#16
  17. Heretic86

    Heretic86 Veteran Veteran

    Messages:
    240
    Likes Received:
    163
    First Language:
    Engrish
    As far as I understand, yes, cant Marshal Dump a proc.  That or something like Thread.new.  Similar to trying to save a Fork (programming thing for branched threads on certain types of web servers).  Same thing with RPG::Cache.  You can save property values of a sprite, but saving the sprite itself (image) would bloat every save game.  When we load a save game, the Sprite Images are recreated in the cache.
     
    #17
  18. Balrogic

    Balrogic Veteran Veteran

    Messages:
    40
    Likes Received:
    17
    First Language:
    English
    After cramming my head full of this stuff and taking a nap (studying is *so* awful sometimes) to process it all, I did have a thought.

    If I jam a proc into a nested module as an instance variable with something like...

    @proc[3] = Proc.new { local_var_werewolves += rand(6) + 1 some_method(arg, etc) eval($game_switches[1][47]) # Because you can set switches to arrays and store data that will save. RPG::SE.new("Wolf", 15, 90).play }Then this shouldn't cause me problems on saving/loading so long as I don't make RM *try* to save it through modification of the DataManager. Which I tried at one point, resulting in this very thread. Because the proc is explicitly created either as the script loads or upon execution of a method it's always going to be there when you need it. The eval approach can expand on that by storing random seeded or context sensitive information you want to persist between saves. That's why I'm so happy about the thread's outcome. I can't force RM to save the procs but it turns out I really don't need RM to do that and now I know how to accomplish what I wanted without running into problems. (Which isn't werewolves, I just posted that as a random example.)
     
    Last edited by a moderator: Jan 14, 2015
    #18
    Tsukihime likes this.
  19. Zeriab

    Zeriab Huggins! Veteran

    Messages:
    1,200
    Likes Received:
    1,256
    First Language:
    English
    Primarily Uses:
    RMXP
    Instead of going with Procs consider simply saving code as a string and evaluating that as needed. Maybe that will save you a lot of hassle.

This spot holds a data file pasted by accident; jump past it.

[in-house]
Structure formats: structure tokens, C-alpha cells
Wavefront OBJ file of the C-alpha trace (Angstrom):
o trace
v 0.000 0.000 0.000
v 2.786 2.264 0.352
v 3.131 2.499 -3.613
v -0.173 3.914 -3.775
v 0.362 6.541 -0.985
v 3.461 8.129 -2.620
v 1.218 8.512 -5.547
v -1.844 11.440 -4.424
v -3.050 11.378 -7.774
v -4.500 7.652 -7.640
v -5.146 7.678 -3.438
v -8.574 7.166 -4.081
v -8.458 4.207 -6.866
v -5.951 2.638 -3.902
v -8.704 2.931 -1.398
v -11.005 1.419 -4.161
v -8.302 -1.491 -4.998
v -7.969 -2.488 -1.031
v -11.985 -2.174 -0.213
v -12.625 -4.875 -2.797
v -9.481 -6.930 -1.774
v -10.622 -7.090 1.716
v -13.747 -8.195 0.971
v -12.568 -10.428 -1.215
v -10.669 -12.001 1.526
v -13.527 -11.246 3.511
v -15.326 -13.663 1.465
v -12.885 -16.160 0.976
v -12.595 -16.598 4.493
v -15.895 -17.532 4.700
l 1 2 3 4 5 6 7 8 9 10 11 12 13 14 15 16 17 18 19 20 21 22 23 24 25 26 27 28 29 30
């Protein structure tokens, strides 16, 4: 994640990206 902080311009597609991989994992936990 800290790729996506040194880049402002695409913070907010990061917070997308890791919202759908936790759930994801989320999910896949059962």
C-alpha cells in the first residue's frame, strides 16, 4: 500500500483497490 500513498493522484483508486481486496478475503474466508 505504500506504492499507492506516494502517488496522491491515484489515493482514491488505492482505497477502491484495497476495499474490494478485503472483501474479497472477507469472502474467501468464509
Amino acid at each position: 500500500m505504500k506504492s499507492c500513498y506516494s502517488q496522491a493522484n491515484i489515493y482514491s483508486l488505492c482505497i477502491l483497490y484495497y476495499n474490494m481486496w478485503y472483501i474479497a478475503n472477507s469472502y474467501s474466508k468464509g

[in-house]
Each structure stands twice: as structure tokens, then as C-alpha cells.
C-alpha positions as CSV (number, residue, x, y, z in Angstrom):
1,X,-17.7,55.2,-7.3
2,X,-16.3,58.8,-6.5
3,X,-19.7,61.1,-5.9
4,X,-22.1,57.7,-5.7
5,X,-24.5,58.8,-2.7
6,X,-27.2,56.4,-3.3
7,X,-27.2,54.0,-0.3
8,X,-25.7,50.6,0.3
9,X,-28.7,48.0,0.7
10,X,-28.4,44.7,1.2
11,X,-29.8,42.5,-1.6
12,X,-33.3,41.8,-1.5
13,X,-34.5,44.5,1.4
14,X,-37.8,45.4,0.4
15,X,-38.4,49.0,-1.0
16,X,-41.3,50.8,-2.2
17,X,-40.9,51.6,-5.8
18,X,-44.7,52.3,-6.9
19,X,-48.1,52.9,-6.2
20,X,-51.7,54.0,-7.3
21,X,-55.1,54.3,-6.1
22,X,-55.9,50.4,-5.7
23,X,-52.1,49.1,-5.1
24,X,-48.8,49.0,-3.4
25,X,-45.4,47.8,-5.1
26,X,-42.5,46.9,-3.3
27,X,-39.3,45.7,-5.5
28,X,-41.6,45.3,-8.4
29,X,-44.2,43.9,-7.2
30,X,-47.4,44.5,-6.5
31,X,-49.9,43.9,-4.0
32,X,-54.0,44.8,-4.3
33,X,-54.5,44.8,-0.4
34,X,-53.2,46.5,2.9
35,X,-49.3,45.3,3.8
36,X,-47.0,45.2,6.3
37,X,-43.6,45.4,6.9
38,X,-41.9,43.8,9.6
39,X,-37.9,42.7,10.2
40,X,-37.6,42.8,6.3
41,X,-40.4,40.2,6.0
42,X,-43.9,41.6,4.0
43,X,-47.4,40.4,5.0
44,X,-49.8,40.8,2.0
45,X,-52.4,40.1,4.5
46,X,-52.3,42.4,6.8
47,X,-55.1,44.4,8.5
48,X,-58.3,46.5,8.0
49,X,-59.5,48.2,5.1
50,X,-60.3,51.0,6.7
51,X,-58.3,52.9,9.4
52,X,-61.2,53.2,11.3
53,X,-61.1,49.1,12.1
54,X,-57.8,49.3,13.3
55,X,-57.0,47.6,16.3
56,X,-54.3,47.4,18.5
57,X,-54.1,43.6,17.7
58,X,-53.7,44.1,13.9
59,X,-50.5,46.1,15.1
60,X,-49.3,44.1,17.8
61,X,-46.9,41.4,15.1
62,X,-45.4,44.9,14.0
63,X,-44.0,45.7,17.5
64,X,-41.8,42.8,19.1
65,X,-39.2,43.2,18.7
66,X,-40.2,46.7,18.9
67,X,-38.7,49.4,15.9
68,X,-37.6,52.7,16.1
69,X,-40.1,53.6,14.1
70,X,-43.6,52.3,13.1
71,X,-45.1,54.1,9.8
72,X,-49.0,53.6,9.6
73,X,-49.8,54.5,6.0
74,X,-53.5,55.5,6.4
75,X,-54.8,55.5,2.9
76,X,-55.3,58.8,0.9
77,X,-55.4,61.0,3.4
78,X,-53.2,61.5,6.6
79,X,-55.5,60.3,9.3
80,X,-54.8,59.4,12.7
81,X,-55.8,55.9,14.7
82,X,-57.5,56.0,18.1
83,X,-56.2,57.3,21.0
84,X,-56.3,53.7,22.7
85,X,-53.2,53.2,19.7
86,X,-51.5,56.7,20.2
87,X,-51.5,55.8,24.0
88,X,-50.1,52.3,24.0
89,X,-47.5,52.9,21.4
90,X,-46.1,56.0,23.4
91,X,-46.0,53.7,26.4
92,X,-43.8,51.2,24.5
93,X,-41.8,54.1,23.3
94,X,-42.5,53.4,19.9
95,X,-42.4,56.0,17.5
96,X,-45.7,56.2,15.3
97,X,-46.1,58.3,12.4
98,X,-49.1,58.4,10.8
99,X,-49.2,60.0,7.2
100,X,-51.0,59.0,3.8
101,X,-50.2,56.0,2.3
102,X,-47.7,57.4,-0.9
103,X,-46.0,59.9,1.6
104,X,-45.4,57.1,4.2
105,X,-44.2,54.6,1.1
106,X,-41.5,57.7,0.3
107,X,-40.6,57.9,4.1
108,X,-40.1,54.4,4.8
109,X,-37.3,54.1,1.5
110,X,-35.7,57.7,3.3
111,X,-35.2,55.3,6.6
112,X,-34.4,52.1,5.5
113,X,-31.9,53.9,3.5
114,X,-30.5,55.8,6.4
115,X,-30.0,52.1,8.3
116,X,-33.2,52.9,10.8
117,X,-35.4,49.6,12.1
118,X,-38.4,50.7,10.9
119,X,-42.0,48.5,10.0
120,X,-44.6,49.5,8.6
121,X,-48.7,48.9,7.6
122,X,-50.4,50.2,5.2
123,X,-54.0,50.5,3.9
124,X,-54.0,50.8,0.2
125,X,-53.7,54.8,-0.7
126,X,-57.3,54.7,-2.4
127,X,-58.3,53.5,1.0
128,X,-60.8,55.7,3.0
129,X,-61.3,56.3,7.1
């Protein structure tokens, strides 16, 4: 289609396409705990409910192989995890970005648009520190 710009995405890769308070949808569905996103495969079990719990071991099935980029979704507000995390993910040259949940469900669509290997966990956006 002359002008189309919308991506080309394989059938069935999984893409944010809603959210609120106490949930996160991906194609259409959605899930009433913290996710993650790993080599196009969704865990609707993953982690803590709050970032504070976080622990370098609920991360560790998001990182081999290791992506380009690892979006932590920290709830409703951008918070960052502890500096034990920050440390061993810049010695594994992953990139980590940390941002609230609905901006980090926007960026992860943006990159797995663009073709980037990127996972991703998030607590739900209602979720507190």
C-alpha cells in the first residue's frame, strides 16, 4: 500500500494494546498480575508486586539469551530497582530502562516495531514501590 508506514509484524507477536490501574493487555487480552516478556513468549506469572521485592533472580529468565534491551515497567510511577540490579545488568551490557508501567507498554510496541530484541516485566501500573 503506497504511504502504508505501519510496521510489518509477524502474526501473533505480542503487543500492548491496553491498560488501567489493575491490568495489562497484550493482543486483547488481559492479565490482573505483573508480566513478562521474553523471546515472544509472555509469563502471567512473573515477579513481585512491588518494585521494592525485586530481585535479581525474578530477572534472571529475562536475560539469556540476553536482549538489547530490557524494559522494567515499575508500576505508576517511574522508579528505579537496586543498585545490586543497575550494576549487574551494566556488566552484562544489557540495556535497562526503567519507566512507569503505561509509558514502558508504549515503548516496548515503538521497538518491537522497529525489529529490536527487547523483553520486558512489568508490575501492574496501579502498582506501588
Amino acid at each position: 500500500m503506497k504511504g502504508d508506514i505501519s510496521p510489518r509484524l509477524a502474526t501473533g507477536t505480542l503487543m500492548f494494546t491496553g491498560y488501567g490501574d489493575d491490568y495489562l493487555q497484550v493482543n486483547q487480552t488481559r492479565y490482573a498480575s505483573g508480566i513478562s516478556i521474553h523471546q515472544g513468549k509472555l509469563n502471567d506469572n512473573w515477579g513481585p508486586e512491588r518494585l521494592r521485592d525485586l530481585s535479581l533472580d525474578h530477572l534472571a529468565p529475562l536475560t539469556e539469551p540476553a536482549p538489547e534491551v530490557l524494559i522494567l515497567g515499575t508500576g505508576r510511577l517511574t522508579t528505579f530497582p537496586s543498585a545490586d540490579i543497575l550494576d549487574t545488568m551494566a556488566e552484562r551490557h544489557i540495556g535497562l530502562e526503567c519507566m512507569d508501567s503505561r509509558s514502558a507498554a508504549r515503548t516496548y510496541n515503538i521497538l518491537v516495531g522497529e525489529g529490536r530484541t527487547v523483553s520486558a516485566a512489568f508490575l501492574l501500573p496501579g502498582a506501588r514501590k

Do note that loading and evaluating code from a save file is a potential script injection scenario. Then again, I expect that already to be true with the call script command as it was in RGSS1.

    *hugs*

     - Zeriab
     
    #19
  20. DoubleX

    DoubleX Just a nameless weakling Veteran

    Messages:
    1,463
    Likes Received:
    544
    First Language:
    Chinese
    Primarily Uses:
    N/A
    Summary:

    Saving proc indirectly is possible and 1 way of doing so is to save the script code used by the proc in string form, then clear the proc right before saving and restore it right after saving and loading.

    While proc generally costs more memory, it generally outperforms eval in terms of time. In situations where codes must run as quickly as possible, I'd prefer using proc over eval if both can be used.

    eval:

    The simpler but also slower in general. If the script codes are complicated and to be executed per frame(such as atb scripts), using eval can cause a significant fps drop unless the machine is powerful.

    proc/lamnbda:

    More complicated but also faster in general. It generally costs more memory though, as the proc/lambda variable should be kept until it no longer needs to be used, and it seems to me that its size can be quite notable, especially if the script codes are complicated(I'm not sure about this though).

    As proc/lambda can't be serialized, users have to either store the variables using other methods(I don't know any about them if there's any), or clear them and save the script codes in string form instead. Of course they'll have to be restored after loading as well.

    For example, the below methods clears the proc variables right before saving and restores them right after saving and loading:

    alias save_game_without_rescue_ecatb save_game_without_rescue def save_game_without_rescue(index) # Added to clear actors' ecatb proc instance variables before saving clear_ecatb_procs # save_game_without_rescue(index) # Added to restores actor's ecatb proc instance variables after saving update_ecatb_configs # end # save_game_without_rescue alias extract_save_contents_ecatb extract_save_contents def extract_save_contents(contents) extract_save_contents_ecatb(contents) # Added to restores ecatb proc instance variables after loading update_ecatb_configs BattleManager.update_ecatb_configs # end # extract_save_contents  def clear_ecatb_procs    #    $game_party.members.each { |member| member.clear_ecatb_procs }    #  end # clear_ecatb_procs
    Code:
      def update_ecatb_configs    DoubleX_RMVXA::ECATB::GAME_BATTLER.each { |proc, test|      proc = proc.id2name      update_ecatb_config(proc)      check_ecatb_config(proc, test)    }    update_ecatb_def_configs    update_ecatb_note_configs  end # update_ecatb_configs  def update_ecatb_config(proc)    eval(%Q(@#{proc} = eval("proc { " + $game_system.#{proc} + " }")))  end # update_ecatb_config
    Code:
      def clear_ecatb_procs    #    @ecatb_def = @ecatb_item = nil    DoubleX_RMVXA::ECATB::GAME_BATTLER.each_key { |proc|      eval("@#{proc.id2name} = nil")    }    #  end # clear_ecatb_procs
    Where the custom codes used by those procs are stored as strings under class Game_System:

    # Stores all configurations DoubleX_RMVXA::ECATB::CONFIG.each { |configs| configs.each_key { |config| eval("attr_accessor :#{config.id2name}") } } #
    Code: